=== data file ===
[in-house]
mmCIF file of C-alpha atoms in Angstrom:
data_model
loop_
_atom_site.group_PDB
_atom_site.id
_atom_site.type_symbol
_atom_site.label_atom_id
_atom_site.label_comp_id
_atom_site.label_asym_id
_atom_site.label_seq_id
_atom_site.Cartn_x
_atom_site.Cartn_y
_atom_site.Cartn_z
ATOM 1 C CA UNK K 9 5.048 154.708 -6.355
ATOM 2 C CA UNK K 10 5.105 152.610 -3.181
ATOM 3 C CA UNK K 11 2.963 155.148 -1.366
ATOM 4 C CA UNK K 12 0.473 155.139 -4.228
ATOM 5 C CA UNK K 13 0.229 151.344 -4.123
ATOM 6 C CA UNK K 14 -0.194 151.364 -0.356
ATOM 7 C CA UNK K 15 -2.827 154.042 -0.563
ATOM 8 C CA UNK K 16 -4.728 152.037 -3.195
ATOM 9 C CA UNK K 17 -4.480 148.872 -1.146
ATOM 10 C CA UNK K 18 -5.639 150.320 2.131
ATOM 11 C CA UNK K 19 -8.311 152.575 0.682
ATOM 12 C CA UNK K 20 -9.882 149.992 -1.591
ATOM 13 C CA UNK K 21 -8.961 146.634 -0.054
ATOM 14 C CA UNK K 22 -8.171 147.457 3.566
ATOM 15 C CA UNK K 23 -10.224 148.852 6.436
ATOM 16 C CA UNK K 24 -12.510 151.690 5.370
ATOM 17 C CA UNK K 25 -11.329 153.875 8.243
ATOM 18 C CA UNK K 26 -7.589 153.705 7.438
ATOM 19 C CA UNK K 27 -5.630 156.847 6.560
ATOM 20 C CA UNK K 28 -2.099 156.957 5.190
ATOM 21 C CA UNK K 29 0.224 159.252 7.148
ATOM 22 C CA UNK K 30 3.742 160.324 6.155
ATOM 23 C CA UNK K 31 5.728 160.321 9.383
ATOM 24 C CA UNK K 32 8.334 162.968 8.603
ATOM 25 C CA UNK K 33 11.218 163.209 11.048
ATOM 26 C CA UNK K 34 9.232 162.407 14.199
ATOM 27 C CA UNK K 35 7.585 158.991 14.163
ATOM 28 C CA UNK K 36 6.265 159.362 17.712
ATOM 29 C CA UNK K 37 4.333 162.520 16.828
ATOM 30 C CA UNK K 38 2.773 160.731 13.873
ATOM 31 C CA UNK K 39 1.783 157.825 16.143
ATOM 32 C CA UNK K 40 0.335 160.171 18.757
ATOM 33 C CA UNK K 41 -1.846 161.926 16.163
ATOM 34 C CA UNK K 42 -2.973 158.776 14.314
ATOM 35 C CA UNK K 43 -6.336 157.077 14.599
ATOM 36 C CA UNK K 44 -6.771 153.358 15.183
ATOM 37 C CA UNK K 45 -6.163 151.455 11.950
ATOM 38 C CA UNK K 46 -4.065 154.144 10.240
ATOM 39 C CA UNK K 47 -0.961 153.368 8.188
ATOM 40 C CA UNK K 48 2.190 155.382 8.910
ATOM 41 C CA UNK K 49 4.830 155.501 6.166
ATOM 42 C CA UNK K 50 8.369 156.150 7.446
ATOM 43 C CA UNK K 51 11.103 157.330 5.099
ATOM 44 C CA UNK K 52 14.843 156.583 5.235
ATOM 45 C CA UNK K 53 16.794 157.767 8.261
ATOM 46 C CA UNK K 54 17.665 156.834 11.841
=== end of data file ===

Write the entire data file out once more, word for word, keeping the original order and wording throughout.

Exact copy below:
[in-house]
mmCIF file of C-alpha atoms in Angstrom:
data_model
loop_
_atom_site.group_PDB
_atom_site.id
_atom_site.type_symbol
_atom_site.label_atom_id
_atom_site.label_comp_id
_atom_site.label_asym_id
_atom_site.label_seq_id
_atom_site.Cartn_x
_atom_site.Cartn_y
_atom_site.Cartn_z
ATOM 1 C CA UNK K 9 5.048 154.708 -6.355
ATOM 2 C CA UNK K 10 5.105 152.610 -3.181
ATOM 3 C CA UNK K 11 2.963 155.148 -1.366
ATOM 4 C CA UNK K 12 0.473 155.139 -4.228
ATOM 5 C CA UNK K 13 0.229 151.344 -4.123
ATOM 6 C CA UNK K 14 -0.194 151.364 -0.356
ATOM 7 C CA UNK K 15 -2.827 154.042 -0.563
ATOM 8 C CA UNK K 16 -4.728 152.037 -3.195
ATOM 9 C CA UNK K 17 -4.480 148.872 -1.146
ATOM 10 C CA UNK K 18 -5.639 150.320 2.131
ATOM 11 C CA UNK K 19 -8.311 152.575 0.682
ATOM 12 C CA UNK K 20 -9.882 149.992 -1.591
ATOM 13 C CA UNK K 21 -8.961 146.634 -0.054
ATOM 14 C CA UNK K 22 -8.171 147.457 3.566
ATOM 15 C CA UNK K 23 -10.224 148.852 6.436
ATOM 16 C CA UNK K 24 -12.510 151.690 5.370
ATOM 17 C CA UNK K 25 -11.329 153.875 8.243
ATOM 18 C CA UNK K 26 -7.589 153.705 7.438
ATOM 19 C CA UNK K 27 -5.630 156.847 6.560
ATOM 20 C CA UNK K 28 -2.099 156.957 5.190
ATOM 21 C CA UNK K 29 0.224 159.252 7.148
ATOM 22 C CA UNK K 30 3.742 160.324 6.155
ATOM 23 C CA UNK K 31 5.728 160.321 9.383
ATOM 24 C CA UNK K 32 8.334 162.968 8.603
ATOM 25 C CA UNK K 33 11.218 163.209 11.048
ATOM 26 C CA UNK K 34 9.232 162.407 14.199
ATOM 27 C CA UNK K 35 7.585 158.991 14.163
ATOM 28 C CA UNK K 36 6.265 159.362 17.712
ATOM 29 C CA UNK K 37 4.333 162.520 16.828
ATOM 30 C CA UNK K 38 2.773 160.731 13.873
ATOM 31 C CA UNK K 39 1.783 157.825 16.143
ATOM 32 C CA UNK K 40 0.335 160.171 18.757
ATOM 33 C CA UNK K 41 -1.846 161.926 16.163
ATOM 34 C CA UNK K 42 -2.973 158.776 14.314
ATOM 35 C CA UNK K 43 -6.336 157.077 14.599
ATOM 36 C CA UNK K 44 -6.771 153.358 15.183
ATOM 37 C CA UNK K 45 -6.163 151.455 11.950
ATOM 38 C CA UNK K 46 -4.065 154.144 10.240
ATOM 39 C CA UNK K 47 -0.961 153.368 8.188
ATOM 40 C CA UNK K 48 2.190 155.382 8.910
ATOM 41 C CA UNK K 49 4.830 155.501 6.166
ATOM 42 C CA UNK K 50 8.369 156.150 7.446
ATOM 43 C CA UNK K 51 11.103 157.330 5.099
ATOM 44 C CA UNK K 52 14.843 156.583 5.235
ATOM 45 C CA UNK K 53 16.794 157.767 8.261
ATOM 46 C CA UNK K 54 17.665 156.834 11.841